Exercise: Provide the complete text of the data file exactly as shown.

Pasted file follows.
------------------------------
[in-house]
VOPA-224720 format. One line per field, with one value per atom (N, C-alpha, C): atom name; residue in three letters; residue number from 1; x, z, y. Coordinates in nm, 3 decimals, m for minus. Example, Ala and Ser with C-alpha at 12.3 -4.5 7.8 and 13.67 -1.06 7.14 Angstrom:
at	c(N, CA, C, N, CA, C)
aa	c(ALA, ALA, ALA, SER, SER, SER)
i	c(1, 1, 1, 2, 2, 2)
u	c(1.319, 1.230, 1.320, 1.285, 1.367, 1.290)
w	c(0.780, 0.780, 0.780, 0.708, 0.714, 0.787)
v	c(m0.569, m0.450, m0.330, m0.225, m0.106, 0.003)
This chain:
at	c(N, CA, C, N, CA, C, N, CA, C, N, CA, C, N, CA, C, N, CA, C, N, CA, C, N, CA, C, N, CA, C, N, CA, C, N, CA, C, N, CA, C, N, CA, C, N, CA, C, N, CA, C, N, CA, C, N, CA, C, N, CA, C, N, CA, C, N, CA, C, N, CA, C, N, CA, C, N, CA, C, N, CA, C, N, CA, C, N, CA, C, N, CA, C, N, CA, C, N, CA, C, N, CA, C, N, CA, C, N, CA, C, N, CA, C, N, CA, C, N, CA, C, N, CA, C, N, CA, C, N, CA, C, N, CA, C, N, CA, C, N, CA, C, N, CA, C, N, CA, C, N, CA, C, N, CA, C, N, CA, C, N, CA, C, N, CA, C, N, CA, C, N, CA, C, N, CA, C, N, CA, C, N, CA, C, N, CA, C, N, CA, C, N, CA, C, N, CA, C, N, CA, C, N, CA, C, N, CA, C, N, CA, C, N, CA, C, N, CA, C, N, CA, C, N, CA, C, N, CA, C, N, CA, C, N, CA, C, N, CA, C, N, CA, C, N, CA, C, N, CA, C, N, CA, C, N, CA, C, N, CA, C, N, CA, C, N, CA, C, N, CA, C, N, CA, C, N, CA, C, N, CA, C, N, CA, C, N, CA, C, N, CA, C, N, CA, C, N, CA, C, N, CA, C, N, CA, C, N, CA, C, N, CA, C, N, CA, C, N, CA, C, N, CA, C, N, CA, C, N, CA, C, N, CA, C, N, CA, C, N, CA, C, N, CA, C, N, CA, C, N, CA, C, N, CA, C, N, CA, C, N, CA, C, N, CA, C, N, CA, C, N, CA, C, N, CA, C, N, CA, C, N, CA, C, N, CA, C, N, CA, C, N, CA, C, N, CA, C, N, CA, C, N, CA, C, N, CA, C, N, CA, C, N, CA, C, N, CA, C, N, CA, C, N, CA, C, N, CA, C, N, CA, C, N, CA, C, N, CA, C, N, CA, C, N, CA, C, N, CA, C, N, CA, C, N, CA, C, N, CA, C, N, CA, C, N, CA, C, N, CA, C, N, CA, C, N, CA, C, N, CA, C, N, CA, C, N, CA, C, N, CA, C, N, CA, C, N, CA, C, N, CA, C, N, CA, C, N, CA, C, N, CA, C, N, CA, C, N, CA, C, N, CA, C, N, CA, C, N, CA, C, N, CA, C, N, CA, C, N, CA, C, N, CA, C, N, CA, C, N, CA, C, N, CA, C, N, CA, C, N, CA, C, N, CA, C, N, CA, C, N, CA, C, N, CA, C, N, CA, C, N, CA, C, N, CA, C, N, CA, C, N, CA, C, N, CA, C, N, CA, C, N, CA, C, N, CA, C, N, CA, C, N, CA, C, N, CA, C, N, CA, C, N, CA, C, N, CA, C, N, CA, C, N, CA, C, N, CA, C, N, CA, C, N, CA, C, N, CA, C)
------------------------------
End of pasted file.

[in-house]
VOPA-224720 format. One line per field, with one value per atom (N, C-alpha, C): atom name; residue in three letters; residue number from 1; x, z, y. Coordinates in nm, 3 decimals, m for minus. Example, Ala and Ser with C-alpha at 12.3 -4.5 7.8 and 13.67 -1.06 7.14 Angstrom:
at	c(N, CA, C, N, CA, C)
aa	c(ALA, ALA, ALA, SER, SER, SER)
i	c(1, 1, 1, 2, 2, 2)
u	c(1.319, 1.230, 1.320, 1.285, 1.367, 1.290)
w	c(0.780, 0.780, 0.780, 0.708, 0.714, 0.787)
v	c(m0.569, m0.450, m0.330, m0.225, m0.106, 0.003)
This chain:
at	c(N, CA, C, N, CA, C, N, CA, C, N, CA, C, N, CA, C, N, CA, C, N, CA, C, N, CA, C, N, CA, C, N, CA, C, N, CA, C, N, CA, C, N, CA, C, N, CA, C, N, CA, C, N, CA, C, N, CA, C, N, CA, C, N, CA, C, N, CA, C, N, CA, C, N, CA, C, N, CA, C, N, CA, C, N, CA, C, N, CA, C, N, CA, C, N, CA, C, N, CA, C, N, CA, C, N, CA, C, N, CA, C, N, CA, C, N, CA, C, N, CA, C, N, CA, C, N, CA, C, N, CA, C, N, CA, C, N, CA, C, N, CA, C, N, CA, C, N, CA, C, N, CA, C, N, CA, C, N, CA, C, N, CA, C, N, CA, C, N, CA, C, N, CA, C, N, CA, C, N, CA, C, N, CA, C, N, CA, C, N, CA, C, N, CA, C, N, CA, C, N, CA, C, N, CA, C, N, CA, C, N, CA, C, N, CA, C, N, CA, C, N, CA, C, N, CA, C, N, CA, C, N, CA, C, N, CA, C, N, CA, C, N, CA, C, N, CA, C, N, CA, C, N, CA, C, N, CA, C, N, CA, C, N, CA, C, N, CA, C, N, CA, C, N, CA, C, N, CA, C, N, CA, C, N, CA, C, N, CA, C, N, CA, C, N, CA, C, N, CA, C, N, CA, C, N, CA, C, N, CA, C, N, CA, C, N, CA, C, N, CA, C, N, CA, C, N, CA, C, N, CA, C, N, CA, C, N, CA, C, N, CA, C, N, CA, C, N, CA, C, N, CA, C, N, CA, C, N, CA, C, N, CA, C, N, CA, C, N, CA, C, N, CA, C, N, CA, C, N, CA, C, N, CA, C, N, CA, C, N, CA, C, N, CA, C, N, CA, C, N, CA, C, N, CA, C, N, CA, C, N, CA, C, N, CA, C, N, CA, C, N, CA, C, N, CA, C, N, CA, C, N, CA, C, N, CA, C, N, CA, C, N, CA, C, N, CA, C, N, CA, C, N, CA, C, N, CA, C, N, CA, C, N, CA, C, N, CA, C, N, CA, C, N, CA, C, N, CA, C, N, CA, C, N, CA, C, N, CA, C, N, CA, C, N, CA, C, N, CA, C, N, CA, C, N, CA, C, N, CA, C, N, CA, C, N, CA, C, N, CA, C, N, CA, C, N, CA, C, N, CA, C, N, CA, C, N, CA, C, N, CA, C, N, CA, C, N, CA, C, N, CA, C, N, CA, C, N, CA, C, N, CA, C, N, CA, C, N, CA, C, N, CA, C, N, CA, C, N, CA, C, N, CA, C, N, CA, C, N, CA, C, N, CA, C, N, CA, C, N, CA, C, N, CA, C, N, CA, C, N, CA, C, N, CA, C, N, CA, C, N, CA, C, N, CA, C, N, CA, C, N, CA, C, N, CA, C, N, CA, C, N, CA, C, N, CA, C, N, CA, C)